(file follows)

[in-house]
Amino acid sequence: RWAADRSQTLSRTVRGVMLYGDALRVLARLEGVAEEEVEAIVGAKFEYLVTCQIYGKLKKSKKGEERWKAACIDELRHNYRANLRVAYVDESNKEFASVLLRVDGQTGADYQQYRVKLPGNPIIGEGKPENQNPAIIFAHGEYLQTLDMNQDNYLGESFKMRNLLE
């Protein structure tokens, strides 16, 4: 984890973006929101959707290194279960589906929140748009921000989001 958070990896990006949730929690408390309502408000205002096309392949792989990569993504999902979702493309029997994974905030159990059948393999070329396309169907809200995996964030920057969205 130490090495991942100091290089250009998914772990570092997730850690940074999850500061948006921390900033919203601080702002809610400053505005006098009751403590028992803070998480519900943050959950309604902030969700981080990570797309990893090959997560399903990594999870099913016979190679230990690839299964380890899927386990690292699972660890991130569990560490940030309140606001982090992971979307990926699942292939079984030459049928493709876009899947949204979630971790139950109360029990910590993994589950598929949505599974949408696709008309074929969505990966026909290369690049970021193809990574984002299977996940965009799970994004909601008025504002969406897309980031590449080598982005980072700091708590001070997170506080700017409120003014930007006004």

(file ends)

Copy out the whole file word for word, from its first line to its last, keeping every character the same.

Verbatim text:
[in-house]
Amino acid sequence: RWAADRSQTLSRTVRGVMLYGDALRVLARLEGVAEEEVEAIVGAKFEYLVTCQIYGKLKKSKKGEERWKAACIDELRHNYRANLRVAYVDESNKEFASVLLRVDGQTGADYQQYRVKLPGNPIIGEGKPENQNPAIIFAHGEYLQTLDMNQDNYLGESFKMRNLLE
């Protein structure tokens, strides 16, 4: 984890973006929101959707290194279960589906929140748009921000989001 958070990896990006949730929690408390309502408000205002096309392949792989990569993504999902979702493309029997994974905030159990059948393999070329396309169907809200995996964030920057969205 130490090495991942100091290089250009998914772990570092997730850690940074999850500061948006921390900033919203601080702002809610400053505005006098009751403590028992803070998480519900943050959950309604902030969700981080990570797309990893090959997560399903990594999870099913016979190679230990690839299964380890899927386990690292699972660890991130569990560490940030309140606001982090992971979307990926699942292939079984030459049928493709876009899947949204979630971790139950109360029990910590993994589950598929949505599974949408696709008309074929969505990966026909290369690049970021193809990574984002299977996940965009799970994004909601008025504002969406897309980031590449080598982005980072700091708590001070997170506080700017409120003014930007006004």